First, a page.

Depending on where you get your information from, you will see a wide discrepancy in how much the mobile network market will grow over the next five years. The one consistency that all of the reports and studies can agree on is the fact that as the deployment of LTE networks and faster broadband options continues to spread on a global level, whether we are looking at double or quadruple growth, the fact of the matter is that there will be major growth, meaning that consumers will expect more.
Ovum conducts a variety of survey programs designed to provide a robust and cost-effective set of tools for telecom decision makers to discover, understand and act on changing customer attitudes across both consumer and enterprise markets. Change is inevitable and being able to understand the effects of those changes is crucial.
Rapid change in customer behavior is here to stay and the way that Ovum sees it, the pace of change in converging communications, media and technology markets remains relentless. Users, both as consumers and employees, are constantly making decisions on an enormous array of new technologies and services. As communications technology improves and deployments of faster more reliable networks increases, users expect more from their providers.
Mobile network operators (MNO) seem to be facing a lot of challenges lately. One of the biggest confrontations that they are encountering is Over-the-Top (OTT) services. According to Ovum, by next year, operators could lose as much as $54 billion in SMS revenues, due to the increasing popularity of social messaging.
This decline shows a clear correlation with the rise of OTT services which circumvent the operator network by offering free communications services such as SMS and voice calls through a users mobile data allowance or a Wi-Fi connection. The question that comes to mind whether MNOs should partner with or compete with OTT service providers.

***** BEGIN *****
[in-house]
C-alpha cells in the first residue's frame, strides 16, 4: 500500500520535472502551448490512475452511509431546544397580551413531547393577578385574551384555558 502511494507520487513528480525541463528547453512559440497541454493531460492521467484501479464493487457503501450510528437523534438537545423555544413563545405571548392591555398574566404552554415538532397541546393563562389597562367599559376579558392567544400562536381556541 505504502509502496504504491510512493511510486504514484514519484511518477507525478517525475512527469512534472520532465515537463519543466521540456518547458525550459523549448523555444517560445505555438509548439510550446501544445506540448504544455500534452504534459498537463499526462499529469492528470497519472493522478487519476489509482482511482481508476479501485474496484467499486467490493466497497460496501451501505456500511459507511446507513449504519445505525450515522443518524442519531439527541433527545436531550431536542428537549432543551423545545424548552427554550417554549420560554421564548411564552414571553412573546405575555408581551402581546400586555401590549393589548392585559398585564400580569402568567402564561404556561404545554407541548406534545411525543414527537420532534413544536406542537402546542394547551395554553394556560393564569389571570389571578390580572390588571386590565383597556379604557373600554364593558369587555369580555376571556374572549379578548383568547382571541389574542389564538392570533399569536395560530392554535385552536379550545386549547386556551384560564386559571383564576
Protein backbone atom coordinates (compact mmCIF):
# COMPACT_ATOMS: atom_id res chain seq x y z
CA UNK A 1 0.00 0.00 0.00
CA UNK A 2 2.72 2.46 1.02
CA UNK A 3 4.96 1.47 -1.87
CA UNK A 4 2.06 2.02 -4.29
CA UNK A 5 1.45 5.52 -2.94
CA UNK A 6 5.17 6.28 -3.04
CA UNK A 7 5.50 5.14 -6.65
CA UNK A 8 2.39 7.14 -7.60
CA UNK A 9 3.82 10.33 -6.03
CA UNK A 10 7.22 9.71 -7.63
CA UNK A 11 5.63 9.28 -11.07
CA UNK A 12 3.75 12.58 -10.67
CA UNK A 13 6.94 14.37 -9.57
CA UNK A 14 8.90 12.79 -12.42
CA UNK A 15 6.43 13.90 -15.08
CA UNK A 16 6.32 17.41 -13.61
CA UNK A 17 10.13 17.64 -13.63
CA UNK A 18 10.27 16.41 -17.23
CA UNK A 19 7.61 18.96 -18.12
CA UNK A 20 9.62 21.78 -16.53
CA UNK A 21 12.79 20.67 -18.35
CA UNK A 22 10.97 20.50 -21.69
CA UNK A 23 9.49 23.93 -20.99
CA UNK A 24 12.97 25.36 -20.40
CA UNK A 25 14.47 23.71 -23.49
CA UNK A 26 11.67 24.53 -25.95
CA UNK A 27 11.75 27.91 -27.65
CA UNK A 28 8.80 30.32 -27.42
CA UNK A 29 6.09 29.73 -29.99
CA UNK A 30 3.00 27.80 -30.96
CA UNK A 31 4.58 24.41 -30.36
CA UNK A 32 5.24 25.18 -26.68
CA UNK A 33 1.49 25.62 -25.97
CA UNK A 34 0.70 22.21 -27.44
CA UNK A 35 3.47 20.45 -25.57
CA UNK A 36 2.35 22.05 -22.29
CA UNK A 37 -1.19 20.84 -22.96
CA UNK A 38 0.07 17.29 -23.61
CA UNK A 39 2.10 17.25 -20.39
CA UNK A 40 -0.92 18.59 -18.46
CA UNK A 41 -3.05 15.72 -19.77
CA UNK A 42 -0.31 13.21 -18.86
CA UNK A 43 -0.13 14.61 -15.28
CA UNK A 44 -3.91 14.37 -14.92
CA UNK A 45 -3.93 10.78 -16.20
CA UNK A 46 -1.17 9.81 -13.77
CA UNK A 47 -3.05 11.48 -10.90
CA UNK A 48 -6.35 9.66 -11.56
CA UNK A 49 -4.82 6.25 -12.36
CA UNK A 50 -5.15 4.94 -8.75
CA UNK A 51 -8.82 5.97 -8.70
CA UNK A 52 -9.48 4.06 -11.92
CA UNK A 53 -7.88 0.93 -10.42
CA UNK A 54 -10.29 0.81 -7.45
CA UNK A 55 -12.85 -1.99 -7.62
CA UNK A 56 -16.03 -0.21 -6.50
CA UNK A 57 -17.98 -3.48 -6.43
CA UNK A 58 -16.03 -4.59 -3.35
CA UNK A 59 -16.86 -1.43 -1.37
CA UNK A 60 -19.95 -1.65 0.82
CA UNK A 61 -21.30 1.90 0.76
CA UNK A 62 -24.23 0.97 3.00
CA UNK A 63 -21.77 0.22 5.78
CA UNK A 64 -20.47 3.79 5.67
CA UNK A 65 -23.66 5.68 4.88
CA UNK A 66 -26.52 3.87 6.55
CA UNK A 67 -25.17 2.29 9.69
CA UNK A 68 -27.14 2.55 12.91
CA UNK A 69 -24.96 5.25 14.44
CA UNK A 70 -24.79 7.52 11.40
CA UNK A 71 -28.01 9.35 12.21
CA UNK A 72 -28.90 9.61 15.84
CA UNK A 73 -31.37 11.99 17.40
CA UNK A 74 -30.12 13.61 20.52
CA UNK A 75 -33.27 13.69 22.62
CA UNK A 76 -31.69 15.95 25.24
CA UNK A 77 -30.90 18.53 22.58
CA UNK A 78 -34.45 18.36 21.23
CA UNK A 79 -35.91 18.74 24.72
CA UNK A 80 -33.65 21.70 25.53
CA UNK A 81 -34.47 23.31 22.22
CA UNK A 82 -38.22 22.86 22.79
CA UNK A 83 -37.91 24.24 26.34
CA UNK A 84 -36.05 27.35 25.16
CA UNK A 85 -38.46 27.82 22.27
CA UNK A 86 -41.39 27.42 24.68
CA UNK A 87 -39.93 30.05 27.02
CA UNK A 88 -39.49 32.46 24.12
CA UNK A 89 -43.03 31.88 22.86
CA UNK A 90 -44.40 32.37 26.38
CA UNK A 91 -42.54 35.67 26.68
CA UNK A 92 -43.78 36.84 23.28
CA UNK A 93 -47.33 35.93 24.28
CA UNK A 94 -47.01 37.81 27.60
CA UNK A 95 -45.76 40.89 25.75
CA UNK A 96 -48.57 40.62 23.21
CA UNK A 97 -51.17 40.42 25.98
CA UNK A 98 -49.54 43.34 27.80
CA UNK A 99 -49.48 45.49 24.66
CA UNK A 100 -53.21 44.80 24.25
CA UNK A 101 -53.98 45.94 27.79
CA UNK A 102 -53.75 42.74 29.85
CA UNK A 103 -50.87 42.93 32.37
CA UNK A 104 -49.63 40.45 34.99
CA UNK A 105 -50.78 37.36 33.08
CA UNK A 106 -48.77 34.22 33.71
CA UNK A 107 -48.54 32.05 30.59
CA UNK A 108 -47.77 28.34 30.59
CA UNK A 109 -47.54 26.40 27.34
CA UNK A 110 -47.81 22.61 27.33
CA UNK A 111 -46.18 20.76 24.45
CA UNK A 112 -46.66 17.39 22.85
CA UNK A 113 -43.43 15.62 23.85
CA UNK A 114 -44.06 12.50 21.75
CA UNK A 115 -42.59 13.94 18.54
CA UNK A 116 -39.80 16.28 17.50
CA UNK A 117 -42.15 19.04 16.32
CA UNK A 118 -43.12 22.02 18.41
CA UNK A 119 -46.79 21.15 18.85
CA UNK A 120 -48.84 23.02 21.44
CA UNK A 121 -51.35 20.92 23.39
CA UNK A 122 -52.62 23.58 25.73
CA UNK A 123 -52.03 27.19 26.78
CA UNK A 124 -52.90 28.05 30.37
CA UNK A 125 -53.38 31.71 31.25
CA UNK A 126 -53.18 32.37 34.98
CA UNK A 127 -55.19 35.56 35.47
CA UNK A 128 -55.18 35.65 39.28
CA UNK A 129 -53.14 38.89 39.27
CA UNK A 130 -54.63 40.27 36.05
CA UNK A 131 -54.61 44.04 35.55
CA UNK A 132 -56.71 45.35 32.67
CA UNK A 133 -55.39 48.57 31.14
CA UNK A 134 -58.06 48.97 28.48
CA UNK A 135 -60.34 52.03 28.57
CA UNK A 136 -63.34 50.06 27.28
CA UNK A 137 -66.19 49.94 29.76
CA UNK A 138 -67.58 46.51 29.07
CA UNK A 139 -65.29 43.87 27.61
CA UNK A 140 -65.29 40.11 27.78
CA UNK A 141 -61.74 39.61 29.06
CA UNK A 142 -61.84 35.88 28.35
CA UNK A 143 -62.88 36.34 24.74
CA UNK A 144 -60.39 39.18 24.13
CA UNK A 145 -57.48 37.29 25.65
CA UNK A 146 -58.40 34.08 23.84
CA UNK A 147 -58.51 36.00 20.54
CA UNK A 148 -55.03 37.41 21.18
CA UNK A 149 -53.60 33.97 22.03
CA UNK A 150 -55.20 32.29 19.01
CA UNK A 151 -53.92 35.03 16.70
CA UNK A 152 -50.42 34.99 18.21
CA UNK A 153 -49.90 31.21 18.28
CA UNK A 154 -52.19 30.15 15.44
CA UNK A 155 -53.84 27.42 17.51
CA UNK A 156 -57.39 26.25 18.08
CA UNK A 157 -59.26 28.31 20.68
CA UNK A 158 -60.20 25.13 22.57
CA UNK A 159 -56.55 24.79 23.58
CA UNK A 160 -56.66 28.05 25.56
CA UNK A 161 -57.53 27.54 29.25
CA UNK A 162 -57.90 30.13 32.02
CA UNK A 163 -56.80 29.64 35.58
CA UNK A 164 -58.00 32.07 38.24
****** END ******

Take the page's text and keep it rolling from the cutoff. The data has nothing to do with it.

Ovum feels that there are five core strategies that MNOs should consider as they continue to work in both mature and the ever expanding emerging markets. The easiest option is of course to do nothing! Rather than respond to or challenge what the OTT communications apps have to offer, simply ignore them and not consider them as a threat. In essence, “do nothing.”
This option takes on the concept that their use is insignificant and the MNOs’ messaging and voice revenue is going to remain unaffected. The problem with this option is that it is not a long term solution as mobile broadband services continue to grow, especially in emerging markets.
The second option is easier for MNOs to maintain. They can simply “disable” OTT communications services from using their networks. Ovum uses the example that a few years ago the Korean Communications Commission ruled that the South Korean mobile operators could block or charge for third-party Voice over IP (VoIP) services. In addition, regulators in Middle Eastern countries, United Arab Emirates and Iran have either threatened, or already have blocked apps such as WhatsApp and Skype.
The problem that this poses is that once consumers and enterprises learn that they can use OTT services to reduce operating costs and save money, they will find a way to make them work. In most cases this means switching to an MNO that will allow the service. There may also come a time when developers will be able to create an app that will still allow access to OTT services whether they are blocked or not.